I'm not sure what the actual numbers told them, but I suspect a lot more people said, "hey, this Golarion place looks interesting" than they expected.  I have said before, while it's not my favorite ruleset, I would likely have been playing 4th edition if the Realms had been more recognizable to me.

I know there are people that really don't like the Realms.  I suspect in some cases this is fueled by the feeling that the Realms "killed" Greyhawk as the default D&D setting.  I disagree.  Internal politics killed Greyhawk as the default setting, and none of that has anything to do with the Realms, or the fact that it turned out to be popular.  Heck, I like Greyhawk, and played a few characters in the setting, but as a DM, I customized my own weird, cobbled together setting right up until the Forgotten Realms came out, and from that point on, I knew I wanted to run games there.  I didn't leave Greyhawk, as a DM, I never went there to begin with.

I've also hears over the years that in the dark days that were the last gasp of 2nd edition, the only products that turned a profit were the Forgotten Realms products  (I've been called out on this before, and I'll only say two things . . . I don't have the figures, I'm just relating what I've heard, and also, the products turned a profit, not TSR, i.e. they made more money on the Forgotten Realms products than it cost to produce them while they were bleeding money on a ton of other projects).  It makes sense that while the Realms may not be universally loved, it does have a dependable installed base that seems to call for a certain amount of respect.

TSR and WOTC have both contributed to their own PR issues with the setting.  Not only have they both put out way too many products that focused squarely on the wrong aspects of the setting  (powerful NPCs that are suppose to be background players, gods that get personally involved with events, continent wide magical conflicts that should either have way more or way less impact on the setting than they end up having), but they have designers that get a bit too candid in explaining how they personally don't use the Realms or have issues with the Realms and are going to fix it for people that don't like the setting.

I'd be willing to bet that while they may have picked up some 4th edition Realms fans that had no opinion one way or the other before it launched, I don't think they moved too many "no setting for me," or "Greyhawk or bust" types over to the FR column with their changes.  I could be wrong.

Elminster's Forgotten Realms at Miniatures Market


What is all of that long winded wall of text above me about?  Well, it's about the fact that, due to the release of Ed Greenwood Presents Elminster's Forgotten Realms, a book that is edition neutral, and a least somewhat era neutral, I looked back in on the Realms for the first time in a while.

Before I picked up the book, I finally watched the Forgotten Realms seminars from Gen Con 2012.  I still could care less about the main D&D presentation.  There will be a new edition, and it will have rules and stuff.  Okay, cool.  Wake me up when it gets here.  But the Realms seminars were eye-opening in that this was not the normal corporate spin of "when the new Realms products launch, it will be awesome, just wait and see while we tap dance."  In fact, there was a fairly solid amount of "we screwed up, pushed the setting too far, and we know we have to fix it, and by fix it we mean make it more like it used to be."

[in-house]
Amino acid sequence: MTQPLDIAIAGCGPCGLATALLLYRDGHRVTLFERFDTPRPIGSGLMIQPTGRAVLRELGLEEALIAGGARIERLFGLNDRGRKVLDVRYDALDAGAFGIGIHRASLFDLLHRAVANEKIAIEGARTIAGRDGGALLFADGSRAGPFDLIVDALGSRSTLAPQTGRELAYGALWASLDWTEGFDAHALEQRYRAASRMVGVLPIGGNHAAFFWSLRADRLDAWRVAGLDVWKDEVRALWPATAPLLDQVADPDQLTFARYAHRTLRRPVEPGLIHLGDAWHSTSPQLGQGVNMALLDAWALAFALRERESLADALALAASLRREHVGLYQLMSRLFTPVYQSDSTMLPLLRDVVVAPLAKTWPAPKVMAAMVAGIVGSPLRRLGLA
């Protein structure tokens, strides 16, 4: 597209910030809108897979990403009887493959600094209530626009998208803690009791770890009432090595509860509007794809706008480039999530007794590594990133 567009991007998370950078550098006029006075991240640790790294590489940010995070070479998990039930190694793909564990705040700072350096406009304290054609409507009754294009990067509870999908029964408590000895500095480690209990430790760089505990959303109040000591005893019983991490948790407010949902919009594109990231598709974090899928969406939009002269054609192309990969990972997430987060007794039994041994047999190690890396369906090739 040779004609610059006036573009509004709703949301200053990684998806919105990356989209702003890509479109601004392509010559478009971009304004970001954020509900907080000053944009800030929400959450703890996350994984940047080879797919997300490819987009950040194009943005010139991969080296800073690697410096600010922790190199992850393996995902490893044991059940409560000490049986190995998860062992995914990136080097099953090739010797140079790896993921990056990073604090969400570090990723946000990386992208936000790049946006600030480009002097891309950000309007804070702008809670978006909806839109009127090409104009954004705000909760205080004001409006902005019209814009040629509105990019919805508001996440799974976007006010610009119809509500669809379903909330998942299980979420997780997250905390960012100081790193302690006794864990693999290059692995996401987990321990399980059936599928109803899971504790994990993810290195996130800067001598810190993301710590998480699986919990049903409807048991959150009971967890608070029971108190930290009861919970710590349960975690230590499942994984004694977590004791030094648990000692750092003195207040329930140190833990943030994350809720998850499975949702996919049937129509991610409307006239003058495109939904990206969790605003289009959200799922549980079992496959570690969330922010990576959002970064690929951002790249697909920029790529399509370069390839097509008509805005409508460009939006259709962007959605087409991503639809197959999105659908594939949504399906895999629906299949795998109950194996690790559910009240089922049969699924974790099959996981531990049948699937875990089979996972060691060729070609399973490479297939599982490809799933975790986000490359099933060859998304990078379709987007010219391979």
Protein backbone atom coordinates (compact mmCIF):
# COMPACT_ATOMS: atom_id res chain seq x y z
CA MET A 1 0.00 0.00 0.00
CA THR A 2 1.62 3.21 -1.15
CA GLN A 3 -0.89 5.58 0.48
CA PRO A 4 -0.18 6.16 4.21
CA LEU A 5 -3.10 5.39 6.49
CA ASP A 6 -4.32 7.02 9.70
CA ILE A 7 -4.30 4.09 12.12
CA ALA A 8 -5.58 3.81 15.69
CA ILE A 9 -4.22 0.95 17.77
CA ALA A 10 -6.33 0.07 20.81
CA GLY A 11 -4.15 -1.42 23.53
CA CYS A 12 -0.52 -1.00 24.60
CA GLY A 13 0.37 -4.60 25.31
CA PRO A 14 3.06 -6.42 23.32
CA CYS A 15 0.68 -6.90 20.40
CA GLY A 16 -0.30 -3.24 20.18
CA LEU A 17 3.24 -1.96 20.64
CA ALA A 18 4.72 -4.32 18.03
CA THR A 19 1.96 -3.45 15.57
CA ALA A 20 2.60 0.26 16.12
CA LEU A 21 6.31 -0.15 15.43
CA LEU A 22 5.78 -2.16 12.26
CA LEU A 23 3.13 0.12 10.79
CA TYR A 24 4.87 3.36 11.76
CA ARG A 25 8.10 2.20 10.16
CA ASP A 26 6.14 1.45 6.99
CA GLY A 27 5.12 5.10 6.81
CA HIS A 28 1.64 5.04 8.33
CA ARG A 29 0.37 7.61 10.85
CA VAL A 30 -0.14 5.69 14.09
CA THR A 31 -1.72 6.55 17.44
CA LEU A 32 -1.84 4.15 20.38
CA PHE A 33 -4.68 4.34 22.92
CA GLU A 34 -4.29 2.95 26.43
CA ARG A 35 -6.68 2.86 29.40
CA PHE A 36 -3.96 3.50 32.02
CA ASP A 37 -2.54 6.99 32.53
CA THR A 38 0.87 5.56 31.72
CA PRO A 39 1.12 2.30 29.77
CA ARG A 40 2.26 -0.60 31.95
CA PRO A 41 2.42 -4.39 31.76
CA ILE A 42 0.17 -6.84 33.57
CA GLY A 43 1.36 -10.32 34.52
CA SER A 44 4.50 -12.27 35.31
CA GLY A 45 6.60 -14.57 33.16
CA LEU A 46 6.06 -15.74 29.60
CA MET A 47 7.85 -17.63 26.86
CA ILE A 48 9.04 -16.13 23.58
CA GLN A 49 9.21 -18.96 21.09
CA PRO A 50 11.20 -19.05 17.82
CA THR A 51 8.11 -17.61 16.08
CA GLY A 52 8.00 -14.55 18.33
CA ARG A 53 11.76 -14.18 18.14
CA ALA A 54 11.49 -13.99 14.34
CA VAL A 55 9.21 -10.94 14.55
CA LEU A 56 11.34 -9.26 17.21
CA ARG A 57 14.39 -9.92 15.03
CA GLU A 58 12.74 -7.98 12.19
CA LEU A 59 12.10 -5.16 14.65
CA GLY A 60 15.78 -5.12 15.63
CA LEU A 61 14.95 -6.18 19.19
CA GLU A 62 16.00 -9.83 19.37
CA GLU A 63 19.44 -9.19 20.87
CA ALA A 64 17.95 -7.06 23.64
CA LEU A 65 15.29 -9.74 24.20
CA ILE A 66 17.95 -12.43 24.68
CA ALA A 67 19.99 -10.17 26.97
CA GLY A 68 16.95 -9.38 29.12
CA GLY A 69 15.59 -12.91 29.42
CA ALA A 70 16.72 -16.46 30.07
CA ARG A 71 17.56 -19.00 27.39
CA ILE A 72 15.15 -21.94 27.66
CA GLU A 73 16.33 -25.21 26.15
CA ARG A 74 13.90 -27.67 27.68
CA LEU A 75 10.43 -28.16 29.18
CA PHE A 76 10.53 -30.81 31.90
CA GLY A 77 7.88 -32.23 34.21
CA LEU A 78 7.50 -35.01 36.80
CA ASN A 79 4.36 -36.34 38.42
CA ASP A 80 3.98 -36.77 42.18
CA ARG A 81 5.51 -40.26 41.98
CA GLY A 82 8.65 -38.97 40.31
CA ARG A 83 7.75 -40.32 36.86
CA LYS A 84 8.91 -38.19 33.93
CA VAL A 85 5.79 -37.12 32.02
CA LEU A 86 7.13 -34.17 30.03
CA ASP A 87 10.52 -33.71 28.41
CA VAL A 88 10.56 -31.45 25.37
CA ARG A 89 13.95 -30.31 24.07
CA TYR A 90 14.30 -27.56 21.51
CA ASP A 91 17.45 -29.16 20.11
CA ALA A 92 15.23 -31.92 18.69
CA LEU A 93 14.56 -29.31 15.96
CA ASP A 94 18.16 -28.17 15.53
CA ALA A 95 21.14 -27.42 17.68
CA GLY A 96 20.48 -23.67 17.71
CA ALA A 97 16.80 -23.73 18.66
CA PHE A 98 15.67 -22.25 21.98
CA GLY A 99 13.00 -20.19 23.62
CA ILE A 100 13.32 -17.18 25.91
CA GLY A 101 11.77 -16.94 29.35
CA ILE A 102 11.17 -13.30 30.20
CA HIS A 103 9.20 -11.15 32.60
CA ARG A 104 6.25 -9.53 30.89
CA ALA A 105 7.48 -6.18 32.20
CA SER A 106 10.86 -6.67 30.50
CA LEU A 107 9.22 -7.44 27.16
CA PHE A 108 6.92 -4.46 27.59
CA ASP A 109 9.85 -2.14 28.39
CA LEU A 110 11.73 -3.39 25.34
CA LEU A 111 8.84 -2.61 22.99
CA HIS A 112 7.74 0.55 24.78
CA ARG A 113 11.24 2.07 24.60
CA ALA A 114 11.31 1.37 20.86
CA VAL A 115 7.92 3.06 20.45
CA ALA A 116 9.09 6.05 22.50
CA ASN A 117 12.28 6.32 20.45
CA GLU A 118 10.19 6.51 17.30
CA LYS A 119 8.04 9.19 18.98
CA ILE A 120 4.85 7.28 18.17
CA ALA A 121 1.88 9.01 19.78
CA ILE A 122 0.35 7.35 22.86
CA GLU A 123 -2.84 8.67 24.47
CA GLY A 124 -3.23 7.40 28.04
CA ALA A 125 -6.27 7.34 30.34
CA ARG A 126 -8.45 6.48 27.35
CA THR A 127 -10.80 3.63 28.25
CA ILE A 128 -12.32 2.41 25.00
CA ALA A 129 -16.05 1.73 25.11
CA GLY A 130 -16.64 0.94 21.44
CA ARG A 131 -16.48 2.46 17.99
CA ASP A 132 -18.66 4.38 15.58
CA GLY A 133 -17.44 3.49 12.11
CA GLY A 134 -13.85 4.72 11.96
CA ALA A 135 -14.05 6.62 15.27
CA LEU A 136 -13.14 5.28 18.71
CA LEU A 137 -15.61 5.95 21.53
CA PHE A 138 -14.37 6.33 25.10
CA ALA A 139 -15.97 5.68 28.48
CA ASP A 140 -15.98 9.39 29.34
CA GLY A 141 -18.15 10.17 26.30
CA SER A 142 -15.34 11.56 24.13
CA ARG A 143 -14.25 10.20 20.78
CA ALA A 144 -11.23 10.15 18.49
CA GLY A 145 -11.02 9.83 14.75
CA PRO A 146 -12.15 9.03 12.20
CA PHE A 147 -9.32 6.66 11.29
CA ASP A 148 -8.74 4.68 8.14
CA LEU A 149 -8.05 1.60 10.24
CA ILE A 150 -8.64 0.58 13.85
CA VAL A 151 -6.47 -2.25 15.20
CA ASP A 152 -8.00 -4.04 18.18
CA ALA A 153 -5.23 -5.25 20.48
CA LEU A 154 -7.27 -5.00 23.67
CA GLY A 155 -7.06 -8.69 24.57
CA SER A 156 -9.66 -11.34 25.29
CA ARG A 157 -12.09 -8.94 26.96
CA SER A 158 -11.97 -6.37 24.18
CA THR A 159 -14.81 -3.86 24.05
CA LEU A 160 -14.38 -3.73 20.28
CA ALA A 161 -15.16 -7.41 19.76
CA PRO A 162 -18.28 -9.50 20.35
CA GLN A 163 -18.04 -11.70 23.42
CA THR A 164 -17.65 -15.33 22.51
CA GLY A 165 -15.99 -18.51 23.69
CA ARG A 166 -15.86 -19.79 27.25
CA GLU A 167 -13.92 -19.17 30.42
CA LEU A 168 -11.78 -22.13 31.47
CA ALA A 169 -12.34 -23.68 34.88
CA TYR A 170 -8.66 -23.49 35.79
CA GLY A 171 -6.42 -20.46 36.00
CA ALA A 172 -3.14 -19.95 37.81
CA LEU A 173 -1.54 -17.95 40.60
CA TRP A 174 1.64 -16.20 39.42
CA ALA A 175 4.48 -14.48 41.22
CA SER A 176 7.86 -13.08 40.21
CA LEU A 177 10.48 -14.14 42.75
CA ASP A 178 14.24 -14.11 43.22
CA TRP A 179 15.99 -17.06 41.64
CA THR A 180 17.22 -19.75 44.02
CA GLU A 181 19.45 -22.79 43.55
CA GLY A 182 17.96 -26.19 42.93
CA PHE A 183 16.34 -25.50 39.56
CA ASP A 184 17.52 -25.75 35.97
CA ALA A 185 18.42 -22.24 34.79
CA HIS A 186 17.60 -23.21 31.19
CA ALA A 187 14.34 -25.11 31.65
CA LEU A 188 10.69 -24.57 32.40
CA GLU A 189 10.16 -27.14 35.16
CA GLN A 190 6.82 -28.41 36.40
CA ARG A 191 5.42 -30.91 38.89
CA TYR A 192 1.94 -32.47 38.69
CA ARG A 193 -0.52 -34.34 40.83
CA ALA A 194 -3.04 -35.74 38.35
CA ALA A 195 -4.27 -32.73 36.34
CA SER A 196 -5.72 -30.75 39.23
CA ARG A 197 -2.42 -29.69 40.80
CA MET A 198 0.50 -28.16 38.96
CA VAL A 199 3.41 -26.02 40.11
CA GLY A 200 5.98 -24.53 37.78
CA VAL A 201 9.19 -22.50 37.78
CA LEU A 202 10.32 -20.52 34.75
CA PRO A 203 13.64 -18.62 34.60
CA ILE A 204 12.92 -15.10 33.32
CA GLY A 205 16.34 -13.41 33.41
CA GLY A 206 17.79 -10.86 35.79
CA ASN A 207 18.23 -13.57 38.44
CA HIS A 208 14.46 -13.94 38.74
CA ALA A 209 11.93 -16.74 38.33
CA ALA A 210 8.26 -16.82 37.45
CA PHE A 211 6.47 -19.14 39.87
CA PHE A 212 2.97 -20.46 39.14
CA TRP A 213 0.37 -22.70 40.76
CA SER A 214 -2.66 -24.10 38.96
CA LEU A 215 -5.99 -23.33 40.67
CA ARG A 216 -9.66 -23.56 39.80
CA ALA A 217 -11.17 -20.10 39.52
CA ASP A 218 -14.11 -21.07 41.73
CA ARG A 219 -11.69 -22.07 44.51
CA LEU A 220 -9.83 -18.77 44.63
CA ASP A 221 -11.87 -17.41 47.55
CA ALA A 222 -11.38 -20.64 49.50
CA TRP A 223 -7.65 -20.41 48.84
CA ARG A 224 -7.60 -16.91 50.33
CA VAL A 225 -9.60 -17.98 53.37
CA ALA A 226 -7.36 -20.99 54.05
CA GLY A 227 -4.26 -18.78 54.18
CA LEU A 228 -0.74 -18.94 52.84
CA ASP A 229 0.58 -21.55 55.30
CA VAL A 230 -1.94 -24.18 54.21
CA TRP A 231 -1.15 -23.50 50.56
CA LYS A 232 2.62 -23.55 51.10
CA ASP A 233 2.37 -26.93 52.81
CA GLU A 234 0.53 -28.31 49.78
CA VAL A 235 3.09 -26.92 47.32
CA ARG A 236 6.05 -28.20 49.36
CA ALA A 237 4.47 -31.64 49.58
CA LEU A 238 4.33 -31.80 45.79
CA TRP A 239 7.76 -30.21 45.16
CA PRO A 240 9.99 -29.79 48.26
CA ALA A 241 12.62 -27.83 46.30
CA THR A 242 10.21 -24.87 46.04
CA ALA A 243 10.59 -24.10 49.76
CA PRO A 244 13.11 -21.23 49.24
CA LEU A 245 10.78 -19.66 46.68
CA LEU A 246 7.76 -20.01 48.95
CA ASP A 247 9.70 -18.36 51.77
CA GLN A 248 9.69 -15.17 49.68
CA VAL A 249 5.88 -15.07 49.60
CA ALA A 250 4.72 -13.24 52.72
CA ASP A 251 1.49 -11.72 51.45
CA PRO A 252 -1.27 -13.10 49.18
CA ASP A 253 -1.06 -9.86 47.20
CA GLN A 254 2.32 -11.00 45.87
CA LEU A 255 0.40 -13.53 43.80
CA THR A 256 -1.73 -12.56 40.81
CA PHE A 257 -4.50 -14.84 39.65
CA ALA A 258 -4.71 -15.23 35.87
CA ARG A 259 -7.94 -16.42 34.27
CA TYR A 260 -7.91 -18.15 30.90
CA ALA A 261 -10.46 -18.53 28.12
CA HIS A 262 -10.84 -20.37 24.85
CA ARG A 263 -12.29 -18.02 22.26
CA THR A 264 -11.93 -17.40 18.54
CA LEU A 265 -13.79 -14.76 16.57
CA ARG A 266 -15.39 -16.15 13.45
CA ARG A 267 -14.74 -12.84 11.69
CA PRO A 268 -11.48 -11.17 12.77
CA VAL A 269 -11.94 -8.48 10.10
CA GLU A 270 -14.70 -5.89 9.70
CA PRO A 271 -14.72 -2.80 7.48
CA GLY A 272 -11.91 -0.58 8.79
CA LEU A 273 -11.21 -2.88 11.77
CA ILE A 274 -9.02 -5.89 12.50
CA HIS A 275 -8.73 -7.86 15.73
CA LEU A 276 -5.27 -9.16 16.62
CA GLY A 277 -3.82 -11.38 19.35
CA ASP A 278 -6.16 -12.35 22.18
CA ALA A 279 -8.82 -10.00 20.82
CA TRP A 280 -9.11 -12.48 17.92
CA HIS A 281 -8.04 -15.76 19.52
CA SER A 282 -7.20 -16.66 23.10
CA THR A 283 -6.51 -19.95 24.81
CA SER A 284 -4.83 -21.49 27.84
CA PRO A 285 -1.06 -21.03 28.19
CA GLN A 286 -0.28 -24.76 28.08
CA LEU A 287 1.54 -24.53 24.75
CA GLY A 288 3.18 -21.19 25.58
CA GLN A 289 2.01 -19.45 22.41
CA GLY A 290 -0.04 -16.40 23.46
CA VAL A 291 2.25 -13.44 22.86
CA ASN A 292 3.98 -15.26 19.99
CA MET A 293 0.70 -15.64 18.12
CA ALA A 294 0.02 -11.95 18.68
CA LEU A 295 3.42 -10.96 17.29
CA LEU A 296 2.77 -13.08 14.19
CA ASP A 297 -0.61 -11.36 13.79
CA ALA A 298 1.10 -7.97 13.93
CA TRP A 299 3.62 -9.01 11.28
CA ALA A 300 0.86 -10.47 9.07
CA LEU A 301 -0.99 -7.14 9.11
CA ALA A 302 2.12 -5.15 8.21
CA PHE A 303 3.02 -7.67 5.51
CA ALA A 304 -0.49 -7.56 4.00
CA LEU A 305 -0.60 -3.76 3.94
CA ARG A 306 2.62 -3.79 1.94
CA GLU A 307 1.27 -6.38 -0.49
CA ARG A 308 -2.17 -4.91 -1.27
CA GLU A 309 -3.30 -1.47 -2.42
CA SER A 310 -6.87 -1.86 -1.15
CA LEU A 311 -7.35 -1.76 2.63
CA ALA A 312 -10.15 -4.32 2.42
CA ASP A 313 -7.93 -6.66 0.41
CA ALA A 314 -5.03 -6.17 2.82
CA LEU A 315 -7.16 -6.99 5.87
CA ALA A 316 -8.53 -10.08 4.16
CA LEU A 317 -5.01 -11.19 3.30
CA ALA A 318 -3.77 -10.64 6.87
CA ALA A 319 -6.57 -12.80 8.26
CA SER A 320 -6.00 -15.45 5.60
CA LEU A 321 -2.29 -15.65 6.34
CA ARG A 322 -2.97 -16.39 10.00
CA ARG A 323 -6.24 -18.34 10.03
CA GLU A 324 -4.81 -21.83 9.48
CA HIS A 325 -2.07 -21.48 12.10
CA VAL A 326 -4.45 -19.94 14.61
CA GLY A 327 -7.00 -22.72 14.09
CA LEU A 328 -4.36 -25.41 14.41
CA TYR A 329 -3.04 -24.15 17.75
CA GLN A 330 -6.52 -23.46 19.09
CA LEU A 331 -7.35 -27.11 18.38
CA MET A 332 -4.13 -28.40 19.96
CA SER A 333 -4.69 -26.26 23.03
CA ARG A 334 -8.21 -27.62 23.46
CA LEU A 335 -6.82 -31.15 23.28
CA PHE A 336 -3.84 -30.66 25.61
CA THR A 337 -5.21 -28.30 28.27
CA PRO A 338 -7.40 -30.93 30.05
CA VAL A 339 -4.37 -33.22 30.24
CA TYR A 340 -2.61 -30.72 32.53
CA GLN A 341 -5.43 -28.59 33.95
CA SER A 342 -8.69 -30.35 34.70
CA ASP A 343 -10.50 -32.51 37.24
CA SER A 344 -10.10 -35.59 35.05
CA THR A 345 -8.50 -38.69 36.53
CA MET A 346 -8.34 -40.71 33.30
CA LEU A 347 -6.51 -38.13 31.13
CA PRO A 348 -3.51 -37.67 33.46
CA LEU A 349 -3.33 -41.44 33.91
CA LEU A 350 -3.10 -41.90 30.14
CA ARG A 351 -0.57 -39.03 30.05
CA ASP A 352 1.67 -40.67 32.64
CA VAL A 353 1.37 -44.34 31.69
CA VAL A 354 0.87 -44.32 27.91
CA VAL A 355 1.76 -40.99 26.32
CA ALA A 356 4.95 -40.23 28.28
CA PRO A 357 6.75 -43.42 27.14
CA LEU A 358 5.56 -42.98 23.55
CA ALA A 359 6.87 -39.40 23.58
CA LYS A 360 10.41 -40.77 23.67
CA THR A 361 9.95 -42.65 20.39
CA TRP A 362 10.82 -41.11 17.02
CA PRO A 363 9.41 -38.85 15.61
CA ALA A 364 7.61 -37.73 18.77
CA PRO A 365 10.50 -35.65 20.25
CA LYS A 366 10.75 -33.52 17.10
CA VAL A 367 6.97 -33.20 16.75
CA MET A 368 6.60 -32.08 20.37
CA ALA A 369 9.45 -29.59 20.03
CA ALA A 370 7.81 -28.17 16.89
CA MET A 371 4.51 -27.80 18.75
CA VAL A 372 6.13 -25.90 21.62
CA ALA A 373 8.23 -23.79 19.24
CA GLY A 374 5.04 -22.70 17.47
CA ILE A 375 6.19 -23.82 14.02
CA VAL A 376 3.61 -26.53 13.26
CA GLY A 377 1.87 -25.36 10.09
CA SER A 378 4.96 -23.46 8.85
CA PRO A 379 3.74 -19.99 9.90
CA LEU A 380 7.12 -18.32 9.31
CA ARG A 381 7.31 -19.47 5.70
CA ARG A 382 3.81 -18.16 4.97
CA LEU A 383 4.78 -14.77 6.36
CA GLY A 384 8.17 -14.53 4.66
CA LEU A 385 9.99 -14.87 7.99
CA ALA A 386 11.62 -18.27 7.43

The first step is admitting you have a problem.

I now have the book.  Its actually a very pretty release.  Excepting the weird grainy-smooth cover, the art is nice, the font is nice, the pages are pleasant to look at and kind of in the old world tradition of how Realms books have looked since the FR series and continued on through the 3rd edition releases.

What I have read so far reminds me of the Volo's Guides, and has a lot to do with capturing the feel of the setting, rather than explaining rules changes between editions or trying to shoehorn in new concepts.  It's the kind of thing that made me really like running games in the Realms back in the old days.

Neverwinter Campaign Setting at Miniatures Market


I hope this is indicative of Realms products going forward.  I had very briefly thumbed through the Neverwinter Campaign Setting a few months ago, and what little I read made me think, "if I had to run a 4e Realms game, I would use this over the original Campaign Guide," but I chalked that up to being a bit of a fluke, perhaps because it was being tied to a computer RPG.  But after Elminster's Forgotten Realms came out, I started looking at the Menzoberranzan book that just came out, which is also edition neutral, and has notes on various eras of the city's history.

Menzoberranzan at Miniatures Market


This could be a good sign.  Especially if they go back to making the books look more the Elminster's Forgotten Realms and less like the huge white space impregnated Star Wars Sage/4th Edition layout scheme that lets them pad out about 33% of the book with formatting decisions.

Still, WOTC did a LOT to damage goodwill towards this setting.  I know the authors and freelancers want the best, but I don't blame anyone that wants to wait and see how the decision makers will actually influence the development of the setting going forward.  Until then, I'm going to go read the four paragraphs on Realmsian underwear.